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Archive for September 2013

You Get To Pray at the Beginning

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One of the profound and simple benefits that comes with a proper Christian education is that students get to pray with the teacher at the beginning of class – or really, any time during class. When I taught at a Christian school, I often felt like prayer with students was a formality, a rather perfunctory thing to do at the beginning of class. The students expected it, and there certainly was the danger that it would just be a rote ritual with no spiritual power attending it.

But it needn’t have been, and often, at least in my heart, it wasn’t. I was rather grateful for the chance to offer up the class period to God, to ask that He might teach us and draw us up into Himself through what we were learning. It was right and proper to offer our educational endeavors to the Lord of everything, particularly when the life of the mind is such a crucial piece in one’s development toward spiritual maturity. Like all things, it should be consecrated to the Lord. “Take my intellect and use, every power as Thou shalt choose.”

I have on numerous occasions found myself sitting in one of my law classes, waiting for the professor to begin, and I forget that I’m not at a Christian university. I half expect him or her to pray to open our class time, and find that there’s a void when it doesn’t happen. Something seems askew, as though there is this great privation, a deficit, if you will, under which we begin our inquiry and study. And in truth, there is a deficit. We are lamed when we do not carry it to God in prayer.

I don’t think this little blessing – of offering one’s studies up to Christ in class, teacher and students together – can be overestimated. One only knows the power of it when it has been had, and then lost. And I would commend it to you as one special benefit that comes with providing a Christian education for your children.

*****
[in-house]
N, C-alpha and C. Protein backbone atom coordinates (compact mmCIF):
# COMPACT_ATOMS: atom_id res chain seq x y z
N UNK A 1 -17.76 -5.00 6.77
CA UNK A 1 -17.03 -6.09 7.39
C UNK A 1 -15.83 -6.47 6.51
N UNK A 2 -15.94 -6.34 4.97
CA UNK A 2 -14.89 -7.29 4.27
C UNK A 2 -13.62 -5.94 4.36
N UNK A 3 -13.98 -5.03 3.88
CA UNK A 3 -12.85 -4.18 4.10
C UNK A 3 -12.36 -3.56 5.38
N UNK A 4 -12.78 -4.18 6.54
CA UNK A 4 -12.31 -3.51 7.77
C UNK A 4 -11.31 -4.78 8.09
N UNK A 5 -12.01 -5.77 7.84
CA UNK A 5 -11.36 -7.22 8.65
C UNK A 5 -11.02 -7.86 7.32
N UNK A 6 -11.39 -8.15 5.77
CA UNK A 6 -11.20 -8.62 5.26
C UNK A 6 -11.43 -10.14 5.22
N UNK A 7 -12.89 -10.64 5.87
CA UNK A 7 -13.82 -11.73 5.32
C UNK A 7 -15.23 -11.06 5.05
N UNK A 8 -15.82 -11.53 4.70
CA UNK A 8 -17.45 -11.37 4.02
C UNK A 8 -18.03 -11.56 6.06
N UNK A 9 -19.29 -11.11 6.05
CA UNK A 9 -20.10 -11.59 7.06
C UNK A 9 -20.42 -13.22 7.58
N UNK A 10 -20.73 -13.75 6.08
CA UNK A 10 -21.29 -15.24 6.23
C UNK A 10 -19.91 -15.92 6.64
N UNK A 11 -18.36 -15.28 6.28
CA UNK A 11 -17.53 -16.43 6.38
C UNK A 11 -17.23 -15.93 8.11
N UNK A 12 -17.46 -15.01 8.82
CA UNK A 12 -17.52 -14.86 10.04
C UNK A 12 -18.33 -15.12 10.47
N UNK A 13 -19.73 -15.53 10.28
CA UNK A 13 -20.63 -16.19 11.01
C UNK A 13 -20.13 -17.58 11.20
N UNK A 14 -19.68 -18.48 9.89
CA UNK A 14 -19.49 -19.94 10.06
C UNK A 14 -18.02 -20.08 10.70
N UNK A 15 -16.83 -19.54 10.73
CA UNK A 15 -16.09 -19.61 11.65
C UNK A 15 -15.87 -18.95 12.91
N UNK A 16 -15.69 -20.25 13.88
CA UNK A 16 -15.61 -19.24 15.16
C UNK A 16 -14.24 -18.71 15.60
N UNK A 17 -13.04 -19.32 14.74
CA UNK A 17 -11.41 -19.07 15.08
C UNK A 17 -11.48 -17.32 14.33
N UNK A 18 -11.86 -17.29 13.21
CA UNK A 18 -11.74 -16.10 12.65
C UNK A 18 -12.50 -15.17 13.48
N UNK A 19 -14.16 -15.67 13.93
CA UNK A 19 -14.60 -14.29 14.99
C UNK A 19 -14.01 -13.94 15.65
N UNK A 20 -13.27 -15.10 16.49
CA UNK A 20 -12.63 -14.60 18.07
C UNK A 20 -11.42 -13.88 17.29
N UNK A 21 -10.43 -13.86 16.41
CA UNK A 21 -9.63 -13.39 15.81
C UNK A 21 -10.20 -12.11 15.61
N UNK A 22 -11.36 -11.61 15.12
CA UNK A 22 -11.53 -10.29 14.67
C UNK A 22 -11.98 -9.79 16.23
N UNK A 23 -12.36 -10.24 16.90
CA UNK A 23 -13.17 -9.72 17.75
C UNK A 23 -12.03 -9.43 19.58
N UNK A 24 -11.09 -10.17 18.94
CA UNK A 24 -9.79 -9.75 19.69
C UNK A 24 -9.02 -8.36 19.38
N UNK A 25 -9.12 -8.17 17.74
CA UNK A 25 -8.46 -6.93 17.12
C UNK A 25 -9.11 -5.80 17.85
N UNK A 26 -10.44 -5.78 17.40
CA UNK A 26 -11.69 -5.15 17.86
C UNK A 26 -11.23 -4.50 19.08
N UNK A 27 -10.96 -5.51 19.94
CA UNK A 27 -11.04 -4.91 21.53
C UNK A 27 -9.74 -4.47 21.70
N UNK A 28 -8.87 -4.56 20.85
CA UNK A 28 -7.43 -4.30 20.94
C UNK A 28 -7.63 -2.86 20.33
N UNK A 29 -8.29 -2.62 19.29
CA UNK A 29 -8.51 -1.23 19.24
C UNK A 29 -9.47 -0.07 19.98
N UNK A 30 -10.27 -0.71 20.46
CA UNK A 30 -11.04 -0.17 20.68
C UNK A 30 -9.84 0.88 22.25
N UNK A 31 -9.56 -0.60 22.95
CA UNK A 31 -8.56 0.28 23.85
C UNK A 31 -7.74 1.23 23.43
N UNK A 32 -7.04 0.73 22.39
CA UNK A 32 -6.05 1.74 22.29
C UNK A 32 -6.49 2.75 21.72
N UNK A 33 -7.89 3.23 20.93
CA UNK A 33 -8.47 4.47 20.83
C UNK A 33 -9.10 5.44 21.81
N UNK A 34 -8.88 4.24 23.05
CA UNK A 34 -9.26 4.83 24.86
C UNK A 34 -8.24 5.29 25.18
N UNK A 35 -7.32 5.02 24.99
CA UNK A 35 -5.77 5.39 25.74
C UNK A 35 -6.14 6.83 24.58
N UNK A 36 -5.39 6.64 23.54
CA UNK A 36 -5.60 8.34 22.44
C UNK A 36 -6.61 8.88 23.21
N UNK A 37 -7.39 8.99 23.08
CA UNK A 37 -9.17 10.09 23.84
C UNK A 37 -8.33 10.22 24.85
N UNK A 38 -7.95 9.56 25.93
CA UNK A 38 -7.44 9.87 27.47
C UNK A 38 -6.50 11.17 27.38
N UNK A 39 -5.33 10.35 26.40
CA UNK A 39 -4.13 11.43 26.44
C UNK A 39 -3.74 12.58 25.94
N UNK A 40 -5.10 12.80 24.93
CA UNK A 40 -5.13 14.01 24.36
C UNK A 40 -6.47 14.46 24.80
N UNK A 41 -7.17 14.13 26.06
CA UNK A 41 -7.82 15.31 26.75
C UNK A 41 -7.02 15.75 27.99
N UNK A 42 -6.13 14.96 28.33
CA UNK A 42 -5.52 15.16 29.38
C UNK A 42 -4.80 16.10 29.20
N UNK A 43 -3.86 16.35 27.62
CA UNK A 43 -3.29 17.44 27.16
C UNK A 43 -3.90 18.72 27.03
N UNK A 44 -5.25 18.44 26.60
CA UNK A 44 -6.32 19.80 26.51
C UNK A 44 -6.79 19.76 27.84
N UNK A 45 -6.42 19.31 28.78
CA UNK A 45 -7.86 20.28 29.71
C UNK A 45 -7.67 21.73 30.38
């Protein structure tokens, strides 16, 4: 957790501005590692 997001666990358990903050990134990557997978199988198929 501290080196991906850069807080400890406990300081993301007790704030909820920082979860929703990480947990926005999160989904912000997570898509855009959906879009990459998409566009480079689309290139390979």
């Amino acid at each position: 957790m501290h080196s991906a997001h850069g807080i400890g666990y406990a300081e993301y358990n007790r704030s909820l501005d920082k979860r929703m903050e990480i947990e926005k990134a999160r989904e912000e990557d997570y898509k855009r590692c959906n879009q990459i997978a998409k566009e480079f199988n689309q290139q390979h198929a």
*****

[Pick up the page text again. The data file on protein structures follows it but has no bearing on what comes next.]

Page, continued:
Written by Michael Duenes

September 30, 2013 at 7:44 pm

Posted in Duenes, Education

Education: A Kind of Wisdom and Wisdom

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I recently asked whether any public school had as its mission statement: “It is better to get wisdom than gold! To get understanding is to be chosen rather than silver” Someone replied that this mission statement was indeed carried out in public schools by individual teachers and by quality public schools. Yet we should probably ask ourselves what constitutes “wisdom” and “understanding?”

God tells His people that keeping His commands will be “your wisdom and your understanding in the sight of the peoples.” (Deut. 4:6). A certain wise man, who was commended by God, said that “wisdom is with the aged and understanding in length of days. With God are wisdom and might; He has counsel and understanding.” (Job 12:12-13). Indeed, God says to Job: “Who has put wisdom in the inward parts or given understanding to the mind?” (Job 38:36).